November 16, 2008

Child Protection: They're missing something, but what is it?

Writing about web page http://www.guardian.co.uk/society/2008/nov/15/baby-p-child-abuse

The Guardian’s front page, Saturday Nov. 15, reported “Eight in 10 seriously harmed children ‘missed’ by agencies. Government research reveals scale of gaps in child protection.” The reporter, Robert Booth, noted that our child protection register lists 29,200 children “known to be suffering harm”. But, of the “189 children whose death or serious injury prompted a local authority serious case review between 2005 and 2007,” no less than 156 were not on the register, according to an analysis of the most serious cases that ministers will receive in the New Year. Conclusion: “The research has raised concerns that, across the country, procedures that should result in children at risk being protected by the government’s flagship anti-child abuse system are not being followed, leading to deaths that could be avoided.”

Sounds bad for social workers, doesn’t it? And yes, it’s a possible conclusion. But it is not the only evaluation we could make. I’ll show that a completely different conclusion is also possible. The point is that, in order to evaluate social work intervention we have to look at what they did do, as well as what they didn’t do. And evaluating what they did do turns out to be surprisingly difficult, because it involves asking the question: “What would have happened in the absence of any social work intervention?”

The report states that, over the three years from 2005 to 2007, 33 of the 29,200 children registered as “known to be suffering harm” were killed or seriously injured—a rate of approximately 1 per 1,000. What would have happened to these children if social workers had not registered them and watched their welfare? There’s a clue: it lies in the 156 children killed or injured that were not registered. It is not completely clear what this means, however, in so far as we don’t appear to know the size of the total pool of children suffering harm that were never spotted in advance and so never registered.

Here are two possibilities.

  • First, suppose the number at risk but unregistered was quite small, say, one tenth of those registered. In that case, the rate of death or injury among the unregistered children suffering harm must have been very high—156 divided by 2,920, or 54 per thousand. Apply this rate to all the children hypothetically suffering harm then, the 29,200 registered plus the 2,920 unregistered. That suggests, conditional on no social work intervention, more than 1,700 casualties. But in actual fact, there were “only” 189. On this scenario, by registering nearly all children at risk, our social workers reduced casualties by an order of magnitude; they deserve congratulations, not brickbats, for the successful protection of thousands of children.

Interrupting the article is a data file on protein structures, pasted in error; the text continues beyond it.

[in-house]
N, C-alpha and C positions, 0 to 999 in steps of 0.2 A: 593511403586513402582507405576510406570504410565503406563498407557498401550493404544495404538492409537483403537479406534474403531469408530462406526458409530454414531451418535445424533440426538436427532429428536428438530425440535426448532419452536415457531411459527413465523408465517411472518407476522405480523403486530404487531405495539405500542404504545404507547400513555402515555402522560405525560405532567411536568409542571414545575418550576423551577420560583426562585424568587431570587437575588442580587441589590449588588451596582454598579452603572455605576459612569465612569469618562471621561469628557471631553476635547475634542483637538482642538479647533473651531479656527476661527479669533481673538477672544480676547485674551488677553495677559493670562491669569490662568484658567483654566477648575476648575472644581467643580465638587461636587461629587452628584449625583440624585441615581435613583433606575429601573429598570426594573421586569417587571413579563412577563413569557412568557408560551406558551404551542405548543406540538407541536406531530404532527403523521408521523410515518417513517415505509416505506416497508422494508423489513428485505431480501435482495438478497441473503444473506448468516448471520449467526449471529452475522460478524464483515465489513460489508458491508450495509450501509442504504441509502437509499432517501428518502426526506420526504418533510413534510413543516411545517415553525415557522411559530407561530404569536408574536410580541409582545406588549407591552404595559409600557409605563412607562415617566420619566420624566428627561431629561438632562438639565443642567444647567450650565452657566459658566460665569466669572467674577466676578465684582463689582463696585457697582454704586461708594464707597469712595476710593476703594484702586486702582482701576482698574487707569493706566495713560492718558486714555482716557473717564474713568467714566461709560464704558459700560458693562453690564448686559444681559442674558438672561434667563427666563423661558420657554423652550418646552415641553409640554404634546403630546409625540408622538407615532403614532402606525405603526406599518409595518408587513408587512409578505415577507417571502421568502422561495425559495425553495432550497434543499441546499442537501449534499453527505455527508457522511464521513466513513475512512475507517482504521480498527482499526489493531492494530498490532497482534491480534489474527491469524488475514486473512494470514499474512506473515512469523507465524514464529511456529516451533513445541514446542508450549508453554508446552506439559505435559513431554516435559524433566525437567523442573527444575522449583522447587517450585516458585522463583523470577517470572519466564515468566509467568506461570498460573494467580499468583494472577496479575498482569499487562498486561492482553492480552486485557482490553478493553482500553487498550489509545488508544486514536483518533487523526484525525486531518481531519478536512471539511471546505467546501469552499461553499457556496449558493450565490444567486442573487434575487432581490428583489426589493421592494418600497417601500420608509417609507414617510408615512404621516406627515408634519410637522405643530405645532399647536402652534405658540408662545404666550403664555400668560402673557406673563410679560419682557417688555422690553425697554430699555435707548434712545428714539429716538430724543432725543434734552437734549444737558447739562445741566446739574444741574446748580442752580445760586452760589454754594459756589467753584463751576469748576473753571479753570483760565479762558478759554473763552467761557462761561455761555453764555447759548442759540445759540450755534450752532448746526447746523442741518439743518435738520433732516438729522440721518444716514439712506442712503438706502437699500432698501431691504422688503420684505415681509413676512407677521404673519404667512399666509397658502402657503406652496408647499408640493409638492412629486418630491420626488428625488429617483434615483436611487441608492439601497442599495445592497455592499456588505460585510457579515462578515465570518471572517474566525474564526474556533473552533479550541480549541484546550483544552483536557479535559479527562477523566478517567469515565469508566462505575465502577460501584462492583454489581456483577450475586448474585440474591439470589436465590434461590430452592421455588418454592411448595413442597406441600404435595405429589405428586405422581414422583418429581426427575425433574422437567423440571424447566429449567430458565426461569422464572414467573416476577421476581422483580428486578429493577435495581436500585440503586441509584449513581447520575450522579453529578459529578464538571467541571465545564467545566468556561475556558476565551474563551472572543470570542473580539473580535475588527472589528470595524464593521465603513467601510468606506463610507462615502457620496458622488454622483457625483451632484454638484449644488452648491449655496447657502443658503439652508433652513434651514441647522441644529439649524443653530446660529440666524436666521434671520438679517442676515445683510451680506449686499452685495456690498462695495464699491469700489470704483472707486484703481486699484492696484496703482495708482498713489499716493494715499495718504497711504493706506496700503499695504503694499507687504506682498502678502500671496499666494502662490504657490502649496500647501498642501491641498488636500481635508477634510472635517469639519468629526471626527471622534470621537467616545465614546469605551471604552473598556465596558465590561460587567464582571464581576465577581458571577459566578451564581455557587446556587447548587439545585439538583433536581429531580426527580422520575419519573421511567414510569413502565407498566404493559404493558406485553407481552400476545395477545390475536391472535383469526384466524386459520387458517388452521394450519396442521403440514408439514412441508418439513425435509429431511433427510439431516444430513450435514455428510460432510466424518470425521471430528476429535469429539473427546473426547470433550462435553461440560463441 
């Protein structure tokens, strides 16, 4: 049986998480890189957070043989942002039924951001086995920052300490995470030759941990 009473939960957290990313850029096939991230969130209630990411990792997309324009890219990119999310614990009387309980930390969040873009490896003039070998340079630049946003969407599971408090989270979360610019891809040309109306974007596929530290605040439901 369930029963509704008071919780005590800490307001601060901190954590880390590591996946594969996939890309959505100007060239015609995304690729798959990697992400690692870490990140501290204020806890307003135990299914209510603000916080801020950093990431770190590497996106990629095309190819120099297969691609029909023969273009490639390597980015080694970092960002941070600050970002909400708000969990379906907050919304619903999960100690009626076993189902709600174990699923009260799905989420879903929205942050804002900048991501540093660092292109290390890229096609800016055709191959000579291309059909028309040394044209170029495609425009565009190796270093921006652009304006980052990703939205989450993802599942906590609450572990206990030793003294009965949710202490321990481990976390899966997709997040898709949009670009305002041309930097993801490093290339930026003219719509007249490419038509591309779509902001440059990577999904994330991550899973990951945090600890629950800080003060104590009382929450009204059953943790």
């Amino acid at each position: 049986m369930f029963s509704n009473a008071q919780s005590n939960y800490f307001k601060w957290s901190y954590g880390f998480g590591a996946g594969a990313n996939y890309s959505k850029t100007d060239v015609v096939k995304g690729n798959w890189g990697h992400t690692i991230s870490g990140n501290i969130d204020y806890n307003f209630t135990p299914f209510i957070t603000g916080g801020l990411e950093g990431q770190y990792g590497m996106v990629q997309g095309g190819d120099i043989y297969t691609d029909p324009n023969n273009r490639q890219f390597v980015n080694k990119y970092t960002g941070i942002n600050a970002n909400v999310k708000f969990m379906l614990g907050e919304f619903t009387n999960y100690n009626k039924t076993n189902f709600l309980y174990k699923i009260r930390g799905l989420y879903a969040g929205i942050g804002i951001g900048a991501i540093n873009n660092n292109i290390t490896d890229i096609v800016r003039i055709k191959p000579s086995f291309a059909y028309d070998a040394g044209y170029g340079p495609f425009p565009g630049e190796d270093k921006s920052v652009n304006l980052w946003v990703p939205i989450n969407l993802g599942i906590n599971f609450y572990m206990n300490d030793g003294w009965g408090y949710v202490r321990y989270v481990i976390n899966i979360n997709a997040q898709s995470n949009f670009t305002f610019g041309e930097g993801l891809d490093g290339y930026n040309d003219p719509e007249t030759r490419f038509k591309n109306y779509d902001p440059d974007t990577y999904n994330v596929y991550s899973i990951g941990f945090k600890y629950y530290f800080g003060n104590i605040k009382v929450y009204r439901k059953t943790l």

• Alternatively, suppose the number at risk but unregistered was much larger, say, as many as the total number registered. In that case the rate of death or injury among the unregistered children at risk was much lower—156 divided by 29,200, or 5.4 per thousand. This time, applying 5.4 per thousand to all the 29,200×2 children hypothetically suffering harm, it appears that, without any social work intervention, there would have been some 315 casualties. In this scenario social work intervention would appear to be less effective. Social workers missed half the children at risk, and their efforts did not even halve the casualties. In their defence, however, a further point would then need to be made. This is that, with nearly 60,000 children suffering harm, and half of them undetected and entirely lacking the protection they need, abuse must be far more widespread in our country than has been assumed in resourcing our hard pressed family services. While there is less in this scenario for which social workers should be praised, the main lesson would be that society is in much worse shape than we thought, and criticism for not recognising this should be reserved for ministers and policy advisers.

Two possibilities; which is it? I’ve never worked in or on child protection (I’m just a parent). Like you, I rely on the experts to tell me. But if the experts don’t ask, we’ll stay in ignorance.


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I am a professor in the Department of Economics at the University of Warwick. I am also a research associate of Warwick’s Centre on Competitive Advantage in the Global Economy, and of the Centre for Russian, European, and Eurasian Studies at the University of Birmingham. My research is on Russian and international economic history; I am interested in economic aspects of bureaucracy, dictatorship, defence, and warfare. My most recent book is One Day We Will Live Without Fear: Everyday Lives Under the Soviet Police State (Hoover Institution Press, 2016).



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